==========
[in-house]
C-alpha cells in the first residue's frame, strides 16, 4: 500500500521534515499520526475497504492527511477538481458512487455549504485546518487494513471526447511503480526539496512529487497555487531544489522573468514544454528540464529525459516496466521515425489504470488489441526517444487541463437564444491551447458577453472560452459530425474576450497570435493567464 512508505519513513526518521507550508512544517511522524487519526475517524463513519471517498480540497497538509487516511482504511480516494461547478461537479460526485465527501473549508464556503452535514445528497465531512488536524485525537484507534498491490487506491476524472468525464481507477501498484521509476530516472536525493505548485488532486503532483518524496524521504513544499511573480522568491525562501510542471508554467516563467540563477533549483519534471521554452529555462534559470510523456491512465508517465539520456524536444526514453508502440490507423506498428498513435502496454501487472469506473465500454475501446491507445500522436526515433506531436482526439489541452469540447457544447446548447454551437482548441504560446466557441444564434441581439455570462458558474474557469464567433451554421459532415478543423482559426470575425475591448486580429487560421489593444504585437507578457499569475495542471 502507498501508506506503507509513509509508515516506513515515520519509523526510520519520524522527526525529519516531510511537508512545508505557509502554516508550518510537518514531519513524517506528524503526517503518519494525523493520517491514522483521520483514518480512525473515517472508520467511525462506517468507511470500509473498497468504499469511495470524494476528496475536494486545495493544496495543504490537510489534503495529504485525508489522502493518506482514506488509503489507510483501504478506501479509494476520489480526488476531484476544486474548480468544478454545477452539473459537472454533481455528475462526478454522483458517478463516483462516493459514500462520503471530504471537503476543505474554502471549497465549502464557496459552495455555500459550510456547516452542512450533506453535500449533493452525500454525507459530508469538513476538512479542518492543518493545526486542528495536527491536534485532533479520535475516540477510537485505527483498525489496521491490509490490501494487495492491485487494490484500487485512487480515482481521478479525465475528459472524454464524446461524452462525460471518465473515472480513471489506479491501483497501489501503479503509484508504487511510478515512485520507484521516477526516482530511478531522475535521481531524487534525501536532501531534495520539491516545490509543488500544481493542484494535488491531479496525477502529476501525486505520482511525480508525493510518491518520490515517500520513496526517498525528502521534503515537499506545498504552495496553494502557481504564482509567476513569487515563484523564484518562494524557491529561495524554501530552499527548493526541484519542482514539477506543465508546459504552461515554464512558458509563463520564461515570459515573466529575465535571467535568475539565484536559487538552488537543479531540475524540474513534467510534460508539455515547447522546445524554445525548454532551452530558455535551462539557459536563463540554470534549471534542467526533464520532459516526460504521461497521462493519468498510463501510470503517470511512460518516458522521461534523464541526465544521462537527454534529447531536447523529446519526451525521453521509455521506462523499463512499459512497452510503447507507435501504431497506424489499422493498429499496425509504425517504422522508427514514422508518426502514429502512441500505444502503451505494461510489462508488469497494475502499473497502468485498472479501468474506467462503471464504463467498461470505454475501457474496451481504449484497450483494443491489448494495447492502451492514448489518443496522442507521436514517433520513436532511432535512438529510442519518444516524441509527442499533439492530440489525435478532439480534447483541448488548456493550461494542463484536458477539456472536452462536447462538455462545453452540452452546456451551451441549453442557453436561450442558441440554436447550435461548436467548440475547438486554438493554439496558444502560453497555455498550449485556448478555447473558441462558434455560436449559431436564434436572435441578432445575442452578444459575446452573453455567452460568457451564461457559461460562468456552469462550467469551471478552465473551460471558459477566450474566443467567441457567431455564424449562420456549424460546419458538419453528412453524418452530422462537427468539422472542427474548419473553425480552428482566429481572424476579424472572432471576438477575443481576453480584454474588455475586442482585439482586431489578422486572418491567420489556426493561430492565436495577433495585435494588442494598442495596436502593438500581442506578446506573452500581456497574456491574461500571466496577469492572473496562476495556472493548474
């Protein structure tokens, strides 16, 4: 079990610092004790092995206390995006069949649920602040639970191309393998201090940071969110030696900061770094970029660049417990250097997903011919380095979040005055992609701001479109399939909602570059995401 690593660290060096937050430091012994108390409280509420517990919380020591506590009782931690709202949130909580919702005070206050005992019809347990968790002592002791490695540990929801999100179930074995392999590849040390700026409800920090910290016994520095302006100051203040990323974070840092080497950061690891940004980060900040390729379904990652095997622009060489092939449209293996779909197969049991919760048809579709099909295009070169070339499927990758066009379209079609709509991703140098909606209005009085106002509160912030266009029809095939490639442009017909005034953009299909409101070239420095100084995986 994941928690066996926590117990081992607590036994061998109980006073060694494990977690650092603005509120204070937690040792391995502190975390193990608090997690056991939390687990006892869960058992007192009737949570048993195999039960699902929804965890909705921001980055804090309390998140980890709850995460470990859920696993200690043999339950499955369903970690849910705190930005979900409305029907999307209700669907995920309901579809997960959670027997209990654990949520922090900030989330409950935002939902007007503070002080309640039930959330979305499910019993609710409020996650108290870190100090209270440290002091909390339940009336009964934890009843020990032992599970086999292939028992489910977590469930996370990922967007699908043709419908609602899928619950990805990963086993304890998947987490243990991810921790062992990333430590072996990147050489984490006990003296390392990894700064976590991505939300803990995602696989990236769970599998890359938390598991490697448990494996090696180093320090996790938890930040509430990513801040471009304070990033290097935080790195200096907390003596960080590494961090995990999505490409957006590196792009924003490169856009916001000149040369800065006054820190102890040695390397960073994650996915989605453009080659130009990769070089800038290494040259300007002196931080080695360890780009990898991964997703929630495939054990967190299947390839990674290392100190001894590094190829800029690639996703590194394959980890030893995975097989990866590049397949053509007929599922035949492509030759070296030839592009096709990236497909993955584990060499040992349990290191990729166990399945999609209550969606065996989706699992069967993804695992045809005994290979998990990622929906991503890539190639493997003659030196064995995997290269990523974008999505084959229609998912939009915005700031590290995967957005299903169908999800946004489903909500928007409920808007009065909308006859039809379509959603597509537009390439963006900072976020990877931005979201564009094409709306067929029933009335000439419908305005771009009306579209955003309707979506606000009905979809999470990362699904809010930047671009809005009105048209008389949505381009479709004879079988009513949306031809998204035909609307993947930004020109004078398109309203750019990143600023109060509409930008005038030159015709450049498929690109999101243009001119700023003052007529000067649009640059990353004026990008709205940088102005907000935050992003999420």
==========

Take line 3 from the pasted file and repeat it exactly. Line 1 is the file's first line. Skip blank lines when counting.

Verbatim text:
């Protein structure tokens, strides 16, 4: 079990610092004790092995206390995006069949649920602040639970191309393998201090940071969110030696900061770094970029660049417990250097997903011919380095979040005055992609701001479109399939909602570059995401 690593660290060096937050430091012994108390409280509420517990919380020591506590009782931690709202949130909580919702005070206050005992019809347990968790002592002791490695540990929801999100179930074995392999590849040390700026409800920090910290016994520095302006100051203040990323974070840092080497950061690891940004980060900040390729379904990652095997622009060489092939449209293996779909197969049991919760048809579709099909295009070169070339499927990758066009379209079609709509991703140098909606209005009085106002509160912030266009029809095939490639442009017909005034953009299909409101070239420095100084995986 994941928690066996926590117990081992607590036994061998109980006073060694494990977690650092603005509120204070937690040792391995502190975390193990608090997690056991939390687990006892869960058992007192009737949570048993195999039960699902929804965890909705921001980055804090309390998140980890709850995460470990859920696993200690043999339950499955369903970690849910705190930005979900409305029907999307209700669907995920309901579809997960959670027997209990654990949520922090900030989330409950935002939902007007503070002080309640039930959330979305499910019993609710409020996650108290870190100090209270440290002091909390339940009336009964934890009843020990032992599970086999292939028992489910977590469930996370990922967007699908043709419908609602899928619950990805990963086993304890998947987490243990991810921790062992990333430590072996990147050489984490006990003296390392990894700064976590991505939300803990995602696989990236769970599998890359938390598991490697448990494996090696180093320090996790938890930040509430990513801040471009304070990033290097935080790195200096907390003596960080590494961090995990999505490409957006590196792009924003490169856009916001000149040369800065006054820190102890040695390397960073994650996915989605453009080659130009990769070089800038290494040259300007002196931080080695360890780009990898991964997703929630495939054990967190299947390839990674290392100190001894590094190829800029690639996703590194394959980890030893995975097989990866590049397949053509007929599922035949492509030759070296030839592009096709990236497909993955584990060499040992349990290191990729166990399945999609209550969606065996989706699992069967993804695992045809005994290979998990990622929906991503890539190639493997003659030196064995995997290269990523974008999505084959229609998912939009915005700031590290995967957005299903169908999800946004489903909500928007409920808007009065909308006859039809379509959603597509537009390439963006900072976020990877931005979201564009094409709306067929029933009335000439419908305005771009009306579209955003309707979506606000009905979809999470990362699904809010930047671009809005009105048209008389949505381009479709004879079988009513949306031809998204035909609307993947930004020109004078398109309203750019990143600023109060509409930008005038030159015709450049498929690109999101243009001119700023003052007529000067649009640059990353004026990008709205940088102005907000935050992003999420």